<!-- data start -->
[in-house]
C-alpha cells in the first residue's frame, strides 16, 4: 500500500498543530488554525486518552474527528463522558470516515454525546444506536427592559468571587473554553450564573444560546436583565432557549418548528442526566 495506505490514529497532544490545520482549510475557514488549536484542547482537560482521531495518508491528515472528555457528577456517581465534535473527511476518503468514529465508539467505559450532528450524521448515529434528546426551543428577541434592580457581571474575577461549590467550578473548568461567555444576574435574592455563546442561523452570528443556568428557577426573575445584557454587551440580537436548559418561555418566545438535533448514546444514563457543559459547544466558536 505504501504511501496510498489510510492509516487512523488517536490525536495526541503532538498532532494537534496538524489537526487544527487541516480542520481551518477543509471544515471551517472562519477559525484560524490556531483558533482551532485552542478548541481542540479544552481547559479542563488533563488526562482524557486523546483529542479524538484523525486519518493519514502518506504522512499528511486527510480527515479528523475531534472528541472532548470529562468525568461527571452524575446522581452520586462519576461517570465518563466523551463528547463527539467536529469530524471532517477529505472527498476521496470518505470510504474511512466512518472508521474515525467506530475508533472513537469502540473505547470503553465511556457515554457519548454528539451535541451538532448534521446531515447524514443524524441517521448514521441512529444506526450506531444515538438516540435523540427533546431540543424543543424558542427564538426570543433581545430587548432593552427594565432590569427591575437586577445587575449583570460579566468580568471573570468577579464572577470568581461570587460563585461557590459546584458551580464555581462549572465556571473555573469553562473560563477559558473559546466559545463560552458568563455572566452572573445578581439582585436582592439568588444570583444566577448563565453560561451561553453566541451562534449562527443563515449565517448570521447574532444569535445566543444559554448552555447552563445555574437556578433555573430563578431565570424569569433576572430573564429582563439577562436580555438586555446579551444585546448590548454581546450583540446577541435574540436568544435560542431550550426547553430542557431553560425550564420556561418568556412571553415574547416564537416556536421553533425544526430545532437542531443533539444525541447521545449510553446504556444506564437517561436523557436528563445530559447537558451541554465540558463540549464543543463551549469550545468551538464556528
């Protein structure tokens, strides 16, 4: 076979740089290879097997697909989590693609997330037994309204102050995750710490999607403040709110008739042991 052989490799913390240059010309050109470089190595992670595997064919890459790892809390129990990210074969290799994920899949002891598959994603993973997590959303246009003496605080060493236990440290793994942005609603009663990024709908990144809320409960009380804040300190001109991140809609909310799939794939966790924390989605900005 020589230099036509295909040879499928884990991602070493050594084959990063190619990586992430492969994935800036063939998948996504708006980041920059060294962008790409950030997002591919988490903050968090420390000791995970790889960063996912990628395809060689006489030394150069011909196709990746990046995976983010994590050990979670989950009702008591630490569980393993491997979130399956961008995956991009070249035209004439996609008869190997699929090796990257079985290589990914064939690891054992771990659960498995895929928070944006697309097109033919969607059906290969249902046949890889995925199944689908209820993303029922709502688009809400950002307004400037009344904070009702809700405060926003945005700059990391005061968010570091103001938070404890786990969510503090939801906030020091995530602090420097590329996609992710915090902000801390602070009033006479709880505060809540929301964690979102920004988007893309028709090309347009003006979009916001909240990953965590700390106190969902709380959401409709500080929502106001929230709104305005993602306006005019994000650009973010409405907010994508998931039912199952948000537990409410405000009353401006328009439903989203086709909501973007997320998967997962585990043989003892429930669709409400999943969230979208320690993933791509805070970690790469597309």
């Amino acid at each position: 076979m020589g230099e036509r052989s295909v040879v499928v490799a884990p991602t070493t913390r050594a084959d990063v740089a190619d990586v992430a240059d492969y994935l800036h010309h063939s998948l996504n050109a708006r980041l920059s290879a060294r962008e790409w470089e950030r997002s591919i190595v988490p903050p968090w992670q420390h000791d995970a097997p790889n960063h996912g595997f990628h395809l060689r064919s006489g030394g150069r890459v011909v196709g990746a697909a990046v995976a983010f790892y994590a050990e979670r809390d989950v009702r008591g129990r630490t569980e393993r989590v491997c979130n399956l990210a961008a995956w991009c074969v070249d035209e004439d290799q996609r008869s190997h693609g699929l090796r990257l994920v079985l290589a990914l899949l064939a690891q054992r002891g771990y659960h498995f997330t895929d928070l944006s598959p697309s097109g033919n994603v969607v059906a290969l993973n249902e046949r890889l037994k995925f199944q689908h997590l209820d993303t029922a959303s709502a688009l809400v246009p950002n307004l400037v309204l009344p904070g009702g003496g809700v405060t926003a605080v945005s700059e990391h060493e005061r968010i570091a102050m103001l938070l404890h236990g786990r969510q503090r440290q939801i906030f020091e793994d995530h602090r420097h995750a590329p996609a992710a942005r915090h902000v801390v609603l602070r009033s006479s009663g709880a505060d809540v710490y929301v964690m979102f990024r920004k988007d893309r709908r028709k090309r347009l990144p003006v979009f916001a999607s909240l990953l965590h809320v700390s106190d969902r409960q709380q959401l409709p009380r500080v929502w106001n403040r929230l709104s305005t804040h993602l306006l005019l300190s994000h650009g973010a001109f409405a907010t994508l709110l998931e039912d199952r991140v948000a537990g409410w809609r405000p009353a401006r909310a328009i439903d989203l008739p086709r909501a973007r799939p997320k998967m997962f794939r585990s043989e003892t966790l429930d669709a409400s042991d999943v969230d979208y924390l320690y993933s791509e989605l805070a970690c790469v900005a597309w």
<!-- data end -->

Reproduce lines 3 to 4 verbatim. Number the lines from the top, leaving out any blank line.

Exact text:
């Protein structure tokens, strides 16, 4: 076979740089290879097997697909989590693609997330037994309204102050995750710490999607403040709110008739042991 052989490799913390240059010309050109470089190595992670595997064919890459790892809390129990990210074969290799994920899949002891598959994603993973997590959303246009003496605080060493236990440290793994942005609603009663990024709908990144809320409960009380804040300190001109991140809609909310799939794939966790924390989605900005 020589230099036509295909040879499928884990991602070493050594084959990063190619990586992430492969994935800036063939998948996504708006980041920059060294962008790409950030997002591919988490903050968090420390000791995970790889960063996912990628395809060689006489030394150069011909196709990746990046995976983010994590050990979670989950009702008591630490569980393993491997979130399956961008995956991009070249035209004439996609008869190997699929090796990257079985290589990914064939690891054992771990659960498995895929928070944006697309097109033919969607059906290969249902046949890889995925199944689908209820993303029922709502688009809400950002307004400037009344904070009702809700405060926003945005700059990391005061968010570091103001938070404890786990969510503090939801906030020091995530602090420097590329996609992710915090902000801390602070009033006479709880505060809540929301964690979102920004988007893309028709090309347009003006979009916001909240990953965590700390106190969902709380959401409709500080929502106001929230709104305005993602306006005019994000650009973010409405907010994508998931039912199952948000537990409410405000009353401006328009439903989203086709909501973007997320998967997962585990043989003892429930669709409400999943969230979208320690993933791509805070970690790469597309």
């Amino acid at each position: 076979m020589g230099e036509r052989s295909v040879v499928v490799a884990p991602t070493t913390r050594a084959d990063v740089a190619d990586v992430a240059d492969y994935l800036h010309h063939s998948l996504n050109a708006r980041l920059s290879a060294r962008e790409w470089e950030r997002s591919i190595v988490p903050p968090w992670q420390h000791d995970a097997p790889n960063h996912g595997f990628h395809l060689r064919s006489g030394g150069r890459v011909v196709g990746a697909a990046v995976a983010f790892y994590a050990e979670r809390d989950v009702r008591g129990r630490t569980e393993r989590v491997c979130n399956l990210a961008a995956w991009c074969v070249d035209e004439d290799q996609r008869s190997h693609g699929l090796r990257l994920v079985l290589a990914l899949l064939a690891q054992r002891g771990y659960h498995f997330t895929d928070l944006s598959p697309s097109g033919n994603v969607v059906a290969l993973n249902e046949r890889l037994k995925f199944q689908h997590l209820d993303t029922a959303s709502a688009l809400v246009p950002n307004l400037v309204l009344p904070g009702g003496g809700v405060t926003a605080v945005s700059e990391h060493e005061r968010i570091a102050m103001l938070l404890h236990g786990r969510q503090r440290q939801i906030f020091e793994d995530h602090r420097h995750a590329p996609a992710a942005r915090h902000v801390v609603l602070r009033s006479s009663g709880a505060d809540v710490y929301v964690m979102f990024r920004k988007d893309r709908r028709k090309r347009l990144p003006v979009f916001a999607s909240l990953l965590h809320v700390s106190d969902r409960q709380q959401l409709p009380r500080v929502w106001n403040r929230l709104s305005t804040h993602l306006l005019l300190s994000h650009g973010a001109f409405a907010t994508l709110l998931e039912d199952r991140v948000a537990g409410w809609r405000p009353a401006r909310a328009i439903d989203l008739p086709r909501a973007r799939p997320k998967m997962f794939r585990s043989e003892t966790l429930d669709a409400s042991d999943v969230d979208y924390l320690y993933s791509e989605l805070a970690c790469v900005a597309w």